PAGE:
3.      Preoccupation with pain relief: Individuals experiencing pseudoaddiction may constantly think about and focus on finding ways to alleviate their pain. This preoccupation with pain relief reflects their intense desire to find effective treatment and regain a sense of well-being.

4.      Doctor shopping: Doctor shopping involves seeking multiple healthcare providers in an attempt to obtain more medication or increase the dosage. Individuals with pseudoaddiction may resort to this behavior due to their genuine belief that they require higher doses of medication to adequately manage their pain.

5.      Time-consuming efforts to obtain medication: The person may invest significant time and effort into acquiring medication. This can include visiting multiple pharmacies, emergency departments, or clinics to ensure a steady supply of pain medication. Their focus is primarily on ensuring that they have access to the medication they believe will provide relief.

6.      Heightened anxiety around medication supply: Individuals experiencing pseudoaddiction may worry excessively about running out of medication or experiencing a delay in obtaining a prescription refill. The fear of being without medication stems from their dependency on it to manage their pain and maintain a tolerable level of functioning.

7.      Normal functioning between doses: Unlike individuals with true addiction, those with pseudoaddiction typically function relatively normally when their pain is adequately managed. They do not exhibit compulsive drug-seeking behaviors outside the context of seeking pain relief.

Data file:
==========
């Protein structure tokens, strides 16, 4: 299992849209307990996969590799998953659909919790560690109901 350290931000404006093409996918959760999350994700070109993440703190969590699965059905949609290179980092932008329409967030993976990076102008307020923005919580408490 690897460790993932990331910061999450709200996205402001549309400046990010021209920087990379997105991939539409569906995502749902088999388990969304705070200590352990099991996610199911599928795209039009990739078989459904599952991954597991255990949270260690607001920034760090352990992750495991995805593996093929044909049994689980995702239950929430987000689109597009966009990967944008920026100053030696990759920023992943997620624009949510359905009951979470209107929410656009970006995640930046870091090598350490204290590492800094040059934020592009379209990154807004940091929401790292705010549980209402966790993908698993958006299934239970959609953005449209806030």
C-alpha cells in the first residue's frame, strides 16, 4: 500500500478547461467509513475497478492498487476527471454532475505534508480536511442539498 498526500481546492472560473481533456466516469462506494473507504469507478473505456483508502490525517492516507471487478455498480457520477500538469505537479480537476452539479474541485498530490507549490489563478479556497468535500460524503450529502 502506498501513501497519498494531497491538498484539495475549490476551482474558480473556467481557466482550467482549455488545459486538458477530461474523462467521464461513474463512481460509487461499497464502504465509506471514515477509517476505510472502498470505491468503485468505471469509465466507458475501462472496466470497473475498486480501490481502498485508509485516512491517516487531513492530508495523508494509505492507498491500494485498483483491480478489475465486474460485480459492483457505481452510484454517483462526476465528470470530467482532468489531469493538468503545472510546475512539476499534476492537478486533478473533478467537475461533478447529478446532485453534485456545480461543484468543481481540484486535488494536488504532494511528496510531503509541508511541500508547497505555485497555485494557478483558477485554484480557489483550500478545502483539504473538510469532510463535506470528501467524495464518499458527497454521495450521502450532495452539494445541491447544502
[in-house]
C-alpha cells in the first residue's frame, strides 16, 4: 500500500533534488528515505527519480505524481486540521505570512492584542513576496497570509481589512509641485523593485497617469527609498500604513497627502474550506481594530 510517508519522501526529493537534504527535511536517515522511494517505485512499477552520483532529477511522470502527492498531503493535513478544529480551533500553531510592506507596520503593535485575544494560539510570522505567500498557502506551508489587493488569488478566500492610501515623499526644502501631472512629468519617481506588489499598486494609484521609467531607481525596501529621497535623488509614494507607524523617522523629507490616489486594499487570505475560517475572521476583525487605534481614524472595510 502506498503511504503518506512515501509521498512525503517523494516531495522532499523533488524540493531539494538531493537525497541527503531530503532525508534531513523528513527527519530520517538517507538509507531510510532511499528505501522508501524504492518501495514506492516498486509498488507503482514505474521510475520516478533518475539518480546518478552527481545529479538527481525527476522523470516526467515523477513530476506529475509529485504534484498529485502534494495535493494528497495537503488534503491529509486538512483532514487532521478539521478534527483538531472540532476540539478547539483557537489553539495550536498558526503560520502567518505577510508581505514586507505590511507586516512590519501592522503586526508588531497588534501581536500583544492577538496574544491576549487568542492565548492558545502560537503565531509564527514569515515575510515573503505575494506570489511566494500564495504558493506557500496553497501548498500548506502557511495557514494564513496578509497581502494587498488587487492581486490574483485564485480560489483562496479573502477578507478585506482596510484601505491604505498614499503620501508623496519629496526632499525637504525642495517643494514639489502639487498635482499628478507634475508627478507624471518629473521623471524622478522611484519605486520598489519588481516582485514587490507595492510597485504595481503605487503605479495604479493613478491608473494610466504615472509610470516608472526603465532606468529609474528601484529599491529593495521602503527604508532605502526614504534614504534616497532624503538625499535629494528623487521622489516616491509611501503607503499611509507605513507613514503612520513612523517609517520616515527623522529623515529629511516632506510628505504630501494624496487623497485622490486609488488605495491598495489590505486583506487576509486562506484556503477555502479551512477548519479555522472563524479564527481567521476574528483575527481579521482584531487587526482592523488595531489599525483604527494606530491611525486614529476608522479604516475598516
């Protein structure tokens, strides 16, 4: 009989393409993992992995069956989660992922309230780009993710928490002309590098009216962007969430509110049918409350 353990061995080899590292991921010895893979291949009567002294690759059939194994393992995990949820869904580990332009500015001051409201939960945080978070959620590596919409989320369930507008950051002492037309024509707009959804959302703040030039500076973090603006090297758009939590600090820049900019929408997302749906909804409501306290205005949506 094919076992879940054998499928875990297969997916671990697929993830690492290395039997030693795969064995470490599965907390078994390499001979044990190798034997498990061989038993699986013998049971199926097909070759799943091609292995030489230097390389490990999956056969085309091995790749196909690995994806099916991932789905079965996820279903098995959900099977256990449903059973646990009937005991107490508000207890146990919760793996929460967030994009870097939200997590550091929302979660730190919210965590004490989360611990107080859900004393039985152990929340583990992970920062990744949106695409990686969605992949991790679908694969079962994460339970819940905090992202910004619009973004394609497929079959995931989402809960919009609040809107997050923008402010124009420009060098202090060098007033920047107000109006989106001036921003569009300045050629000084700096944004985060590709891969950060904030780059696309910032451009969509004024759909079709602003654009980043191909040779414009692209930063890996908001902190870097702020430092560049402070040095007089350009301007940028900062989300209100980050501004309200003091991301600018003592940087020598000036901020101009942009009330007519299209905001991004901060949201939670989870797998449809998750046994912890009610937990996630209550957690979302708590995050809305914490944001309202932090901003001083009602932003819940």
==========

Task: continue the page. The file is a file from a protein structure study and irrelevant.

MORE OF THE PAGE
8.      Absence of drug tolerance or withdrawal symptoms: Pseudoaddiction is characterized by a lack of physiological tolerance or withdrawal symptoms when the medication is reduced or discontinued. Unlike individuals with true addiction, they do not require increasing doses to achieve the same level of pain relief, nor do they experience withdrawal symptoms when the medication is appropriately adjusted or stopped.

9.      Compliance with a treatment plan: Individuals experiencing pseudoaddiction generally adhere to the prescribed treatment plan and follow the instructions provided by healthcare professionals. They genuinely believe that the medication is necessary for pain management and follow the recommended guidelines accordingly.

10.    Resolution of drug-seeking behavior with adequate pain management: When the underlying pain is effectively treated, the drug-seeking behaviors associated with pseudoaddiction typically diminish or disappear. This is a crucial distinction from true addiction, where the compulsive drug-seeking behavior continues despite pain relief or even in the absence of pain.

It’s important to note that these signs are not definitive proof of pseudoaddiction, and a comprehensive evaluation by a healthcare professional is necessary to determine the underlying cause of the observed behaviors.

How to Overcome Pseudoaddiction

Overcoming pseudoaddiction involves addressing the underlying issue of undertreated or untreated pain. Here are some strategies that can help in managing and resolving pseudoaddiction: